Fast food workers and union members carry signs as they stage a protest outside of a McDonald’s restaurant in Oakland, Calif., on Feb. 12, 2018, the 50th anniversary of the historic Memphis Sanitation Strike that was led by Dr. Martin Luther King Jr. Photo by Justin Sullivan, Getty Images.
Economic justice was always central to Martin Luther King Jr.’s agenda. But society has moved backward on that issue since his death.
When Memphis sanitation workers went on strike in 1968, Martin Luther King Jr. knew they had a lesson to teach America. “You are reminding the nation,” he told attendees at a March 1968 rally there, “that it is a crime for people to live in this rich nation and receive starvation wages … working on a full-time basis and a full-time job getting part-time income.”
Economic justice was not new to his agenda. Today, many people identify King with his soaring “I Have a Dream” rhetoric at the Lincoln Memorial in 1963. But what was his dream? The March on Washington sought equality before the law, but also an economic bill of rights for poor white, black and brown workers. He had constantly linked civil rights and labor and poor people’s movements; as far back as 1957, he condemned “the tragic inequalities of an economic system which takes necessities from the masses to give luxuries to the classes.”
He would be killed by an assassin less than three weeks after that Memphis speech. And what has happened to King’s dream? Trump Administration tax cuts have allowed the wealthiest Americans to pay a lower tax rate than the poorest, and multibillion-dollar companies like Amazon are often able to effectively avoid paying federal taxes. Worker and union rights established in the New Deal era are fading, and Census Bureau figures released last fall show that income inequality in the U.S. is at its highest level on record.
Today, nearly 40 million Americans remain poor, and a majority of students in many schools do not have enough to eat. A huge swath of working people of all incomes and occupations live paycheck to paycheck, aware that their jobs, their homes, their health care, their education and their families remain vulnerable to an economy that treats them as expenses to be eliminated rather than people to be cared for.
Memphis—the place King helped win union rights for sanitation workers, the place he died—is no exception. One-third of African Americans there lived in poverty in 2018, the year for which the most recent data is available. Most of the city’s public-school students need subsidized lunches, and black child-poverty rates are above 50%. Workers in expanding health care and service fields are stuck with low wages. Black political power has surged since King’s times, but black mayors won a “hollow prize,” as large Memphis employers like International Harvester, Firestone Tire and others closed their doors, undermining the largest group of the black middle class: unionized workers. Tax and budget cuts in the 1980s and again after the 2007–2008 financial meltdown destroyed budgets and crippled education. And though the police department is now “integrated,” police-community relations remain tense and often explosive.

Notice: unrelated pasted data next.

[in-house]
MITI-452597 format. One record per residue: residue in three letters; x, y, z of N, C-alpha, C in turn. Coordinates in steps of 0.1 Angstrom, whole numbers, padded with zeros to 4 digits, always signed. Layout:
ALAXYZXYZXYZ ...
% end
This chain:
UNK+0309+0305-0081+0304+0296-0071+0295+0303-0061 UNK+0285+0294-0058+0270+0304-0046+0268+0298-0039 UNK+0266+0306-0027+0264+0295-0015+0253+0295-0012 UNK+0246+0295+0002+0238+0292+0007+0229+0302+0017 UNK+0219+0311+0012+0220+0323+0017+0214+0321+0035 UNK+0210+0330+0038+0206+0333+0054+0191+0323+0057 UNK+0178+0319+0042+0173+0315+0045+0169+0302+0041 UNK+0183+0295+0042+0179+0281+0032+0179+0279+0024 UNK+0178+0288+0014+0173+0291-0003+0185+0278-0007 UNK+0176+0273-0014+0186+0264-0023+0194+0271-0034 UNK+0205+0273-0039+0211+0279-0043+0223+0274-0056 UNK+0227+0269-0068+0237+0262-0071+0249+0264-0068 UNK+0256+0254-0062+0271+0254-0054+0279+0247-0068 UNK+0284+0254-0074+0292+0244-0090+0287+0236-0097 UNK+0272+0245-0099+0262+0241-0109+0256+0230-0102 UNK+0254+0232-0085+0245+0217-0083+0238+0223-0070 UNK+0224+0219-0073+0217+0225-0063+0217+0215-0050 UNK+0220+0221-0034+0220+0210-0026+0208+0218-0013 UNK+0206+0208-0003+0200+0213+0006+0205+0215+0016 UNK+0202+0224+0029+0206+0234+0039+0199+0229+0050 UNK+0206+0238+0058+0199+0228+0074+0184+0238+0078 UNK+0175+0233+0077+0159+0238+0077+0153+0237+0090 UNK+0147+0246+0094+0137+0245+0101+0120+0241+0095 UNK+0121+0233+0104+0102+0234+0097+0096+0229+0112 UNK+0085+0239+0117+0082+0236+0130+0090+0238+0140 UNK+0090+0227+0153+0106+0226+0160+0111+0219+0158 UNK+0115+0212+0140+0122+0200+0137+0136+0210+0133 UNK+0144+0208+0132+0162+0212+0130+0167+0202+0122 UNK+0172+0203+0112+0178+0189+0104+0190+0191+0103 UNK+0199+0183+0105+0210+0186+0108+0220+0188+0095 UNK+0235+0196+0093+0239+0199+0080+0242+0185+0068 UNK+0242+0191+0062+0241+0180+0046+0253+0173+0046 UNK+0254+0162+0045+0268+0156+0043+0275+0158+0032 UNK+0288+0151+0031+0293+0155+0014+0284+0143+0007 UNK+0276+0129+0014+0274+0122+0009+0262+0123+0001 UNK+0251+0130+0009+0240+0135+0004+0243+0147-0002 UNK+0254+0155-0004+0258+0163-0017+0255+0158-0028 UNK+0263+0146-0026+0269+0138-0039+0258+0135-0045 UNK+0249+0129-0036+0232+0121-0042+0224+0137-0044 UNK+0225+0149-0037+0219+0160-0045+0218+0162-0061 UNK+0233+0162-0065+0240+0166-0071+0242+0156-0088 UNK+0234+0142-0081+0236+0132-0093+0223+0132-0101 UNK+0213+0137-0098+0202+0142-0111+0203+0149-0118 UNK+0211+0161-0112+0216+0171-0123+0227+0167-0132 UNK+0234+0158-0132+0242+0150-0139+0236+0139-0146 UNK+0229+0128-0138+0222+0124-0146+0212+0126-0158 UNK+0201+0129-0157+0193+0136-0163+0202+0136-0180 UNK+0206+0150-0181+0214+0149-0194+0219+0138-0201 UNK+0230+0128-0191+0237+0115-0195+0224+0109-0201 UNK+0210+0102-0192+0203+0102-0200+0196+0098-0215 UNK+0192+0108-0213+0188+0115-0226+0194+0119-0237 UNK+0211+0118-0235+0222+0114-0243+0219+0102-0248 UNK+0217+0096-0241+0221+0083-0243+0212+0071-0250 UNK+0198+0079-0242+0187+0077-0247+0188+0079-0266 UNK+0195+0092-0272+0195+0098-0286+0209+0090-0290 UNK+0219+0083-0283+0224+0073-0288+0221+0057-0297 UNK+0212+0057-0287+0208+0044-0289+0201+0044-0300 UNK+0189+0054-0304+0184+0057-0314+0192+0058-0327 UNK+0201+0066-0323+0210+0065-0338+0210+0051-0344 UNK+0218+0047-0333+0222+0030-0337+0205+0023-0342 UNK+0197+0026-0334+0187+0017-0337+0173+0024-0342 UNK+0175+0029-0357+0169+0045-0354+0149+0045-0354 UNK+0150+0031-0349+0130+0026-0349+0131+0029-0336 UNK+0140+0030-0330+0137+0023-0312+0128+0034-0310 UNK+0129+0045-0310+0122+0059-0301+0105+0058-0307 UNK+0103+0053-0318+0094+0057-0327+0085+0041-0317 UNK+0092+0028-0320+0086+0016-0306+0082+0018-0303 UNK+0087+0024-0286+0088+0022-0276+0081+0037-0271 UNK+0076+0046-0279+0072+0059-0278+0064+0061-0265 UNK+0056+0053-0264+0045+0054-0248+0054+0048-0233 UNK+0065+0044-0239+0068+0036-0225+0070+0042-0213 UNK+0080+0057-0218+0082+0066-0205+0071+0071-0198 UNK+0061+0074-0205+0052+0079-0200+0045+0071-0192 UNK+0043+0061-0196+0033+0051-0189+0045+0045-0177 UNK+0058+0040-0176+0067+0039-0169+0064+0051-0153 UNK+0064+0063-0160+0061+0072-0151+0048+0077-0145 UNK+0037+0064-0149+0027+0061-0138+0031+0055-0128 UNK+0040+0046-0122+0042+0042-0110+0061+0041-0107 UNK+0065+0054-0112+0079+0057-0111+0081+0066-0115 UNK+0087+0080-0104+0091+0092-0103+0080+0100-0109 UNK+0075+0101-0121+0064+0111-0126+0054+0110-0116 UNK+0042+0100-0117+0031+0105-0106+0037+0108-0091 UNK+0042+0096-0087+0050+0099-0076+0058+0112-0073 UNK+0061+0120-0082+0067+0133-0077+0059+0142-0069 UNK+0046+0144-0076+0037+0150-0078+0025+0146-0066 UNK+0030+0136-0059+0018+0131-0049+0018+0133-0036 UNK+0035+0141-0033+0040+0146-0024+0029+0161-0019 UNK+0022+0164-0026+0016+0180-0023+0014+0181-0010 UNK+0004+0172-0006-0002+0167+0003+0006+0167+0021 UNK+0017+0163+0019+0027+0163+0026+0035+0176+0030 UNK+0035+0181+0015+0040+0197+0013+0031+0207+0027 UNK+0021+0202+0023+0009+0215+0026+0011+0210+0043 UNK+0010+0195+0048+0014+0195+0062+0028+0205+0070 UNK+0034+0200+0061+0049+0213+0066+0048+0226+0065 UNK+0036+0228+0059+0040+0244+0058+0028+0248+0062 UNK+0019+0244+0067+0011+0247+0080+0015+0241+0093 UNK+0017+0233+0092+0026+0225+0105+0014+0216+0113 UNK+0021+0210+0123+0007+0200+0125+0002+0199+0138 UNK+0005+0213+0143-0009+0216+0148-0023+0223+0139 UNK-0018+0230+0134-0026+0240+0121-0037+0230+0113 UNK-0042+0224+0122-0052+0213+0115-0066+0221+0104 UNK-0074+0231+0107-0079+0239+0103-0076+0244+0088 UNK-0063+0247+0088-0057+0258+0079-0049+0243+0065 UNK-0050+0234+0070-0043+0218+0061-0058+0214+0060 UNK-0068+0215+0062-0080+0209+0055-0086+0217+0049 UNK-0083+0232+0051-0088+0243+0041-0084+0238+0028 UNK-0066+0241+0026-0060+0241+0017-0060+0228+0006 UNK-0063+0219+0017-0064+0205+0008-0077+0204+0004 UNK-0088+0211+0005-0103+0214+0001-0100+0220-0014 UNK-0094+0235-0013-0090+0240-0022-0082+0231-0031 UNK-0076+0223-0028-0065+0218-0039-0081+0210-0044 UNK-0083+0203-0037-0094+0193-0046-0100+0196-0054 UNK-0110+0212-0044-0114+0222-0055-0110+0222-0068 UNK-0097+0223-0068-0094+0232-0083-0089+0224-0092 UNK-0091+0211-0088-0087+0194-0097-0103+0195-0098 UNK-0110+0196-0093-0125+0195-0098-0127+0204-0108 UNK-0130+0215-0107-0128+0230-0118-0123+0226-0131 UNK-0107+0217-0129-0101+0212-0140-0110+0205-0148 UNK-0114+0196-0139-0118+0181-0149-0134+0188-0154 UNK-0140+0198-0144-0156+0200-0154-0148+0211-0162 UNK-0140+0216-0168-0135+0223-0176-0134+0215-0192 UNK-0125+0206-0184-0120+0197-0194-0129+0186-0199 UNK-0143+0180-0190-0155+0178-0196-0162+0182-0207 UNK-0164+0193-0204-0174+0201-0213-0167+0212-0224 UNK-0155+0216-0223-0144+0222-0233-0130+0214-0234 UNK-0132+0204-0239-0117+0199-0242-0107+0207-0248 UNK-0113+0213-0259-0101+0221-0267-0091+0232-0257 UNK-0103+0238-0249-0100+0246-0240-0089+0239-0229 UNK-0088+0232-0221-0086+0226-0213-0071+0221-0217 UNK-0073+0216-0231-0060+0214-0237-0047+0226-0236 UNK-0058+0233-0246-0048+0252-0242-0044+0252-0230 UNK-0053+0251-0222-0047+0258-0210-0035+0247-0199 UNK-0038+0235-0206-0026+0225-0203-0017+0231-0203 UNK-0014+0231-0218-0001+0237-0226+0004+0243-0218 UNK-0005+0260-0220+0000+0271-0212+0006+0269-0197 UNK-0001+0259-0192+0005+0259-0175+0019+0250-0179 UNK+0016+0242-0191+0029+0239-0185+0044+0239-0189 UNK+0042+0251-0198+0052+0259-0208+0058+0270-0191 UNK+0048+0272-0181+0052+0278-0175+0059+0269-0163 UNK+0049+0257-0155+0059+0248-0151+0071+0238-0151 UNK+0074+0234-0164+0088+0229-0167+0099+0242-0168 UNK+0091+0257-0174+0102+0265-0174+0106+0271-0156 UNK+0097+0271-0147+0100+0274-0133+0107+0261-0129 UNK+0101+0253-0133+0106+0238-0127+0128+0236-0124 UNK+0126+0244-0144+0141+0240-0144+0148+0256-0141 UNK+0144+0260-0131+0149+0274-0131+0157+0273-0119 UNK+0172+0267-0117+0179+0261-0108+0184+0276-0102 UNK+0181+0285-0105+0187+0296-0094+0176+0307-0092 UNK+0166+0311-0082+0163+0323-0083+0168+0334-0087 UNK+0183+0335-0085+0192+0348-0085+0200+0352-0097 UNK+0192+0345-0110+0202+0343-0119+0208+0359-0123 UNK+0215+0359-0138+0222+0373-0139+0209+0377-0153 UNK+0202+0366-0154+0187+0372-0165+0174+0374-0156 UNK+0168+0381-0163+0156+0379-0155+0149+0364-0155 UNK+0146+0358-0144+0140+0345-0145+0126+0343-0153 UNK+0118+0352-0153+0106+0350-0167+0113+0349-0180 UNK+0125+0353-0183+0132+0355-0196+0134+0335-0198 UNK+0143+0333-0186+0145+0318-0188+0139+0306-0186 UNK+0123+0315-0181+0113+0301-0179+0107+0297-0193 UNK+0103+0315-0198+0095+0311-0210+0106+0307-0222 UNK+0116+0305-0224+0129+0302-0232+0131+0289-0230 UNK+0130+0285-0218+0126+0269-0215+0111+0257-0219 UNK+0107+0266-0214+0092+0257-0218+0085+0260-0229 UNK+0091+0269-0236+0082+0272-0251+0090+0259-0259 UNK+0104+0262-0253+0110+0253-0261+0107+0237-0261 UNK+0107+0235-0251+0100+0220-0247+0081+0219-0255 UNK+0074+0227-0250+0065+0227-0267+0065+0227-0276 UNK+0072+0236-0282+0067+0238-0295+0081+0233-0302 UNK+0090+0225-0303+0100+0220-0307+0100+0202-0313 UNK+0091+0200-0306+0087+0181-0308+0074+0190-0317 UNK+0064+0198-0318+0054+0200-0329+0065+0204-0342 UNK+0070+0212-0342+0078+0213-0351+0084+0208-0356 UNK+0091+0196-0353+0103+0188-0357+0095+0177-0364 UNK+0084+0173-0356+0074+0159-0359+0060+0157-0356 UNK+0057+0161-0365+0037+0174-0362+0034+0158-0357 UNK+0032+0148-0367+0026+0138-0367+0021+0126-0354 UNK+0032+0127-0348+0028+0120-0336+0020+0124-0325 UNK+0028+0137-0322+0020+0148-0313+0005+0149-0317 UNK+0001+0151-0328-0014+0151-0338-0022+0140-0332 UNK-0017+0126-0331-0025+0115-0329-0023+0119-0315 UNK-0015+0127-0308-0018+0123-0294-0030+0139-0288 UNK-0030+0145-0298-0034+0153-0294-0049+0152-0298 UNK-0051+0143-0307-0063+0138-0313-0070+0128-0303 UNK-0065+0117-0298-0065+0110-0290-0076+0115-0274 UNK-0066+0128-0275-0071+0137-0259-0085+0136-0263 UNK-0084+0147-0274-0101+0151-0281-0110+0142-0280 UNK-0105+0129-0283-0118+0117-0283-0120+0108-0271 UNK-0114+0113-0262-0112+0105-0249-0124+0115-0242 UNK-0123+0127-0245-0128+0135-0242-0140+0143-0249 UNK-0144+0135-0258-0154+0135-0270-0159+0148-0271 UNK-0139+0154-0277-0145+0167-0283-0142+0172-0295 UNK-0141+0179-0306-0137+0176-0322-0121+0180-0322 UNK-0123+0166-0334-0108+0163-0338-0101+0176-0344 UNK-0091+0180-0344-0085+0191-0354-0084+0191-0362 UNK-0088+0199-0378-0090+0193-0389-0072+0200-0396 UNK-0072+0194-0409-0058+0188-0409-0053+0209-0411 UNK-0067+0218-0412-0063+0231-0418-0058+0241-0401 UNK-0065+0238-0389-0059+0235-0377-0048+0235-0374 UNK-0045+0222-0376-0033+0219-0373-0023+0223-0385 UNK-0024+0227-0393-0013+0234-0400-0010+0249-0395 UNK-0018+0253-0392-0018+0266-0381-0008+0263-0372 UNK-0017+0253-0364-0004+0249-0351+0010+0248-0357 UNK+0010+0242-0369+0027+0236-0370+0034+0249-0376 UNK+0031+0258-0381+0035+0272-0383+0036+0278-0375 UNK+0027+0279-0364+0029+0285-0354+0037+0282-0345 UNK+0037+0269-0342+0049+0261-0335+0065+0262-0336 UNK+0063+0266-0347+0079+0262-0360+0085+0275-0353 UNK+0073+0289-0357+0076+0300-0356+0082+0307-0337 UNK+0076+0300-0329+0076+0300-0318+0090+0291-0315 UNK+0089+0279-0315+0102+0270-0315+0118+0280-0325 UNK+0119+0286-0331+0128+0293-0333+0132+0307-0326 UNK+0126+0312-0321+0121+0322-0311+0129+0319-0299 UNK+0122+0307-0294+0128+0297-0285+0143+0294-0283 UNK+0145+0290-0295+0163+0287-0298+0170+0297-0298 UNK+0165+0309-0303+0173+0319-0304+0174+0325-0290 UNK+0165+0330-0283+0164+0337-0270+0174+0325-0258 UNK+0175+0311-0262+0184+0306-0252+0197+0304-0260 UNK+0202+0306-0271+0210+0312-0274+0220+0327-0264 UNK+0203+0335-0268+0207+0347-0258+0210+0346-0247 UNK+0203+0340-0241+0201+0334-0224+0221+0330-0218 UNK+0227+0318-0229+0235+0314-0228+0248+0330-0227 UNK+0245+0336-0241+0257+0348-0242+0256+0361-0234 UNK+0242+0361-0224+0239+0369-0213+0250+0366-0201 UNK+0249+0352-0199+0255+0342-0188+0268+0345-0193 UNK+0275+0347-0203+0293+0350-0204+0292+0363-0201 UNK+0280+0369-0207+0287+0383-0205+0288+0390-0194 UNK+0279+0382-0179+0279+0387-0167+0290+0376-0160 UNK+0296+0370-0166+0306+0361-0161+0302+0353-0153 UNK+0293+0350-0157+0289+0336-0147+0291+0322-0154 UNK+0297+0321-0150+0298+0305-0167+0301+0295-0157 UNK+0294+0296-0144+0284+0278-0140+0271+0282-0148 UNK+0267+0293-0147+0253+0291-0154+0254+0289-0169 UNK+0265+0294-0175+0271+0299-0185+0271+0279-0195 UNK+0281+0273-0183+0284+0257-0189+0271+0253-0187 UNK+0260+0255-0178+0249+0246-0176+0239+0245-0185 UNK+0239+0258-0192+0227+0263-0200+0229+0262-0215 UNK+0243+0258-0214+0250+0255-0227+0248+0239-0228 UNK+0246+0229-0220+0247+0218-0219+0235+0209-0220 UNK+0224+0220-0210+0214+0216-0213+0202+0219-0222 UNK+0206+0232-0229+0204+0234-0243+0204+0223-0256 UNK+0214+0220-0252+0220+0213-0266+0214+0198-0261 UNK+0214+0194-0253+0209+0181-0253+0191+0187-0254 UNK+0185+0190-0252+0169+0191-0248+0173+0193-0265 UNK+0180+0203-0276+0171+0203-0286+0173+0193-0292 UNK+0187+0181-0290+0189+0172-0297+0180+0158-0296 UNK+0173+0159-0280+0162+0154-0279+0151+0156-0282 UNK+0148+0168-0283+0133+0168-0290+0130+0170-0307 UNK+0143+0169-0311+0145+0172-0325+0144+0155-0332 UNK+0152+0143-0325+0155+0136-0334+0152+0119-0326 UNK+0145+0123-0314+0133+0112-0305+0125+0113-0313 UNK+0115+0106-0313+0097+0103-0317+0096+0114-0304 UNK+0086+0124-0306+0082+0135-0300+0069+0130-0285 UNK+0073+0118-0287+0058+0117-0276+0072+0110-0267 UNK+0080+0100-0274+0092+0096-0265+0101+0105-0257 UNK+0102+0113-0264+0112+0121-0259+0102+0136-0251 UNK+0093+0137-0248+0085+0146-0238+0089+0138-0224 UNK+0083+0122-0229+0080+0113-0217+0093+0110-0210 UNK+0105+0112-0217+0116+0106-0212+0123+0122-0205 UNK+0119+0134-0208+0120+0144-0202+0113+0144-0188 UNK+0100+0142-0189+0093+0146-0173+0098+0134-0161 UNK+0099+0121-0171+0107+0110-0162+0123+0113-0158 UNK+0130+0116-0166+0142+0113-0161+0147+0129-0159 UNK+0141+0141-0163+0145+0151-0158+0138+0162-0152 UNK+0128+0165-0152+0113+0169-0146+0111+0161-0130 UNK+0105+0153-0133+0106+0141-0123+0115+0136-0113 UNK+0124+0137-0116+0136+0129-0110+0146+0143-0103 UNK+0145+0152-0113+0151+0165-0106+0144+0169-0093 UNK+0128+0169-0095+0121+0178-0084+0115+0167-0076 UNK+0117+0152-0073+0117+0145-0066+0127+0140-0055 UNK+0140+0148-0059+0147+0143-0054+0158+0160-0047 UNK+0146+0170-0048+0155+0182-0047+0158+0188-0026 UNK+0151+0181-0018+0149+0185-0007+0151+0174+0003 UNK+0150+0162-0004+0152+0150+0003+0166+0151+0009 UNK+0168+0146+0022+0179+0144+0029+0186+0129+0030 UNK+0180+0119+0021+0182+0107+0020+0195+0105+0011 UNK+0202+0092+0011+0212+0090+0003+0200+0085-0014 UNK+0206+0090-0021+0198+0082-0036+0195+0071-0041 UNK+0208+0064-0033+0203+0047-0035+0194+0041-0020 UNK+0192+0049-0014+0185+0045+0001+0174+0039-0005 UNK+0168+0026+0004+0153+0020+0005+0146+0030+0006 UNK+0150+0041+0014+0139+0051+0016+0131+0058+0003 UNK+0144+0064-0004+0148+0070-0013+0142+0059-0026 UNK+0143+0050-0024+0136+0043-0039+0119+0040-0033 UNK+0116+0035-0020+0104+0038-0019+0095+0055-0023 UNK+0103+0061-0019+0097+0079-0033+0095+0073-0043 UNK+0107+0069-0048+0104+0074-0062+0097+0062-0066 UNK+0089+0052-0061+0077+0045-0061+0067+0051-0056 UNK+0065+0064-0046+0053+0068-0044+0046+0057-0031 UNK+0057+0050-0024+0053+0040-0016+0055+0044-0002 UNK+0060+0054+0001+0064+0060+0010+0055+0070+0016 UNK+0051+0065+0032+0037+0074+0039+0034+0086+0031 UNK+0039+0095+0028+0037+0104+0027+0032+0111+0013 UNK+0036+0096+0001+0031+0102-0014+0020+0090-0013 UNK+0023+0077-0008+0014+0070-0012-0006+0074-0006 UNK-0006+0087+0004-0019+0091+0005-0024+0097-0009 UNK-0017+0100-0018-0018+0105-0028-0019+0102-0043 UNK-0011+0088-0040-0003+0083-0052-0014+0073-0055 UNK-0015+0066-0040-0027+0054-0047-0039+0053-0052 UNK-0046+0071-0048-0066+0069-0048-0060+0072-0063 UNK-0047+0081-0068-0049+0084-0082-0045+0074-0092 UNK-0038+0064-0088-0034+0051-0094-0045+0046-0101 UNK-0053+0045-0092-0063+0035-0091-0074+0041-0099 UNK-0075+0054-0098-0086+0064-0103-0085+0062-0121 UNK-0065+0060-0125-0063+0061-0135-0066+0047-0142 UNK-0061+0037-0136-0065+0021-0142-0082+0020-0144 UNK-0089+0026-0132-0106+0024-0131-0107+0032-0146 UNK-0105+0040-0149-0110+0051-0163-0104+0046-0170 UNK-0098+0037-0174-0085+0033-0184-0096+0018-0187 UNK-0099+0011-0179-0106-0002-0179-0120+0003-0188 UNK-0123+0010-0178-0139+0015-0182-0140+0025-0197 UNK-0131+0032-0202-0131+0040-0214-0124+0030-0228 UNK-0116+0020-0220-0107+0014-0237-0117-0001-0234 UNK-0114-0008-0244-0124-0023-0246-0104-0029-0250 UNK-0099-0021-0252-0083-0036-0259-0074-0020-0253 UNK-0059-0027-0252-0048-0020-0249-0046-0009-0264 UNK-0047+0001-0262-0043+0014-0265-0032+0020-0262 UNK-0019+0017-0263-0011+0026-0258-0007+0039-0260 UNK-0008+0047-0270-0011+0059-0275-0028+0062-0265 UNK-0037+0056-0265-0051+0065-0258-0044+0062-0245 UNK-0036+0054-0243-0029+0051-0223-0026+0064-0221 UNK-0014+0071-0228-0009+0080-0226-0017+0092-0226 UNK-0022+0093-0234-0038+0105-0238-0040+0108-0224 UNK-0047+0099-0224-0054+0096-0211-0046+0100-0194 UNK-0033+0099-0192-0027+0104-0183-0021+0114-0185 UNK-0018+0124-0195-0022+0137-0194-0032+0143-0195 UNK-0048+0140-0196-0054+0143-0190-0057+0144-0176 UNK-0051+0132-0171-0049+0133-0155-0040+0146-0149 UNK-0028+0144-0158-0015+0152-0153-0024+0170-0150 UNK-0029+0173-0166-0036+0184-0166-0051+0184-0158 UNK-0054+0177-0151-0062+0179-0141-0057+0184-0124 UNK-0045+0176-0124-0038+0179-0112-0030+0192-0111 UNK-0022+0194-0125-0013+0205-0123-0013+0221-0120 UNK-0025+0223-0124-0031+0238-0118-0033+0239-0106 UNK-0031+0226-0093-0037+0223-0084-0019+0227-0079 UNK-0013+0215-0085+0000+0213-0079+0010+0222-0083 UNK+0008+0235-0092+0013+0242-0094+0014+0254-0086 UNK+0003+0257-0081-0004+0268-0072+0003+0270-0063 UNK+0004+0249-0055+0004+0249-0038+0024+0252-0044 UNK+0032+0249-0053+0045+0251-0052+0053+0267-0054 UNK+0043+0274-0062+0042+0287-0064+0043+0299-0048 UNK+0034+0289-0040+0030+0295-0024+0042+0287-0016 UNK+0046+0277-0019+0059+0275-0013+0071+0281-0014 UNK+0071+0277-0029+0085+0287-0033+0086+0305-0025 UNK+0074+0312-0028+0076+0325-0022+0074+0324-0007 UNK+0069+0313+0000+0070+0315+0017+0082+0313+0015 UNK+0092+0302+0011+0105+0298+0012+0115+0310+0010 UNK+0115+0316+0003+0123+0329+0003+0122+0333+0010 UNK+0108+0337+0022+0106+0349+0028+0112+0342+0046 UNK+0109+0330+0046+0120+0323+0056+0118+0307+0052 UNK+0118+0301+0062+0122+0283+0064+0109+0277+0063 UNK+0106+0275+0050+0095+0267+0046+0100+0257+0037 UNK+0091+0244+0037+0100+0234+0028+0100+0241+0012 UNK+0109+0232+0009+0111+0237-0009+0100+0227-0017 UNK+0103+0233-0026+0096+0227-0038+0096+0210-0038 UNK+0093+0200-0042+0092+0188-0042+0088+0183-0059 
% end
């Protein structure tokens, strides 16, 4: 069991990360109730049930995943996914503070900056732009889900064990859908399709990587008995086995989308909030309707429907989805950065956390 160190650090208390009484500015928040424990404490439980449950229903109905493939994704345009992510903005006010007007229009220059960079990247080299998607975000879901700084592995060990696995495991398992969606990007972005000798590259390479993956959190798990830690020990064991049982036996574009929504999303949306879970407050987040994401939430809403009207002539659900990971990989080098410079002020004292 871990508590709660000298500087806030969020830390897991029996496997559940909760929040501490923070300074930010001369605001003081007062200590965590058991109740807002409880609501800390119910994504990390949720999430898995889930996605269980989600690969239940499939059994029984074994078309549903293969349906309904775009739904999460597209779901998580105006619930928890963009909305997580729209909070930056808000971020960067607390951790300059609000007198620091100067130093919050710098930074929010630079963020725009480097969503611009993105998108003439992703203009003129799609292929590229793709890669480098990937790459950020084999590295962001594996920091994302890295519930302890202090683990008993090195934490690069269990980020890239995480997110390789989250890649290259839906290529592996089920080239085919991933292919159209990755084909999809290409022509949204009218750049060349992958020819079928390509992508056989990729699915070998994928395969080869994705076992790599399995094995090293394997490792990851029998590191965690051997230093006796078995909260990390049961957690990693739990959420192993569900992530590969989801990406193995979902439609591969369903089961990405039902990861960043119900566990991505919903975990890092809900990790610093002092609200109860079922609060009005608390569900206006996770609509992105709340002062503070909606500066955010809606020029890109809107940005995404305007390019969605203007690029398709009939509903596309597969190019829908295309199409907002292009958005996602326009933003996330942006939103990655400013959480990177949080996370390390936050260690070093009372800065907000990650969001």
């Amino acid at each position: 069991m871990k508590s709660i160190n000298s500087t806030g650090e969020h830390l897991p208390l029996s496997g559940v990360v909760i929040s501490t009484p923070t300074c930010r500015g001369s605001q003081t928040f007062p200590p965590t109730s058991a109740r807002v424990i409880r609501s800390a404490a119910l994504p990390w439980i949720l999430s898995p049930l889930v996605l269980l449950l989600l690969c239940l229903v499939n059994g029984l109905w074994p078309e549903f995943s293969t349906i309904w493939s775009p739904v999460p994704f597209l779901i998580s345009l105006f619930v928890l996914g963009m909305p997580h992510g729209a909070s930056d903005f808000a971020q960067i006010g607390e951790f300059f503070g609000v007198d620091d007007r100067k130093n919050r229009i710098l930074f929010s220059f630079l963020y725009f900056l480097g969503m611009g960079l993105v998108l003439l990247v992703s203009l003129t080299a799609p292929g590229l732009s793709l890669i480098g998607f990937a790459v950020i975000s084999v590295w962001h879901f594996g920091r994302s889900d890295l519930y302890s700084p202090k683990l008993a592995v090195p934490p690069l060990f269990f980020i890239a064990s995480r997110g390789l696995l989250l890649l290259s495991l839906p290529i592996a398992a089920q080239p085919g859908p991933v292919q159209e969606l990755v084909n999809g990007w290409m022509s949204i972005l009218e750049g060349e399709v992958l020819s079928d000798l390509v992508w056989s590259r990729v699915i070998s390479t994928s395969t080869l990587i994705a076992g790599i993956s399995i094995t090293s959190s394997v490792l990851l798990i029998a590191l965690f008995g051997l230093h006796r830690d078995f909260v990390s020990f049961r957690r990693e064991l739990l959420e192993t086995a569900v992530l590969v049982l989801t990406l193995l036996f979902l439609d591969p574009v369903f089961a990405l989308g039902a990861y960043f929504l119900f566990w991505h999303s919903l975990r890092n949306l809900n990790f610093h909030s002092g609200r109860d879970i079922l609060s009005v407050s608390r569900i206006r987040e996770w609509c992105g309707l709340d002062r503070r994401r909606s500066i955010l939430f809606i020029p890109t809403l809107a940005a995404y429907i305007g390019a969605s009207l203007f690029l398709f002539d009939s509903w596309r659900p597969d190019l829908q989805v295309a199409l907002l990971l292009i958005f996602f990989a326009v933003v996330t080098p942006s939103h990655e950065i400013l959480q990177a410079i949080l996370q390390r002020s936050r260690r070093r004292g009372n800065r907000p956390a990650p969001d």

ry that spends twice as much on health care as any other advanced nation, where “right to work” laws subvert unions, where gun violence is at epidemic levels, where greed overpowers concern for the earth, where the top 1% of earners own more wealth than 90% of the rest of us combined. Alas, it is all too familiar to most Middle Americans. Economic inequality is not a problem just for poor people and those historically oppressed by racial, class and gender inequality.
To address interrelated evils, King called for a revolution of values. He saw violence as not coming just from the barrel of a gun. Poverty is violence; unemployment is violence; lack of education and hope are violence. Non-violence, in contrast, seeks to appreciate and value the humanity and work of every person, and to build coalitions with all who seek a better life.
To his dying day, King saw a new dispensation of economic justice as attainable. On April 3, 1968, he told a mass meeting of sanitation strikers and their supporters to remember that “either we go up together or we go down together.” The next day he was killed, lending a retrospectively prescient aura to his most famous words that night: “I may not get there with you, but I want you to know tonight, that we as a people will get to the Promised Land!” More than a half-century later, that promised land of economic justice remains out of reach.
This article was originally published by Time.
Michael K. Honey, a professor at the University of Washington Tacoma, is author of To the Promised Land: Martin Luther King and the Fight for Economic Justice.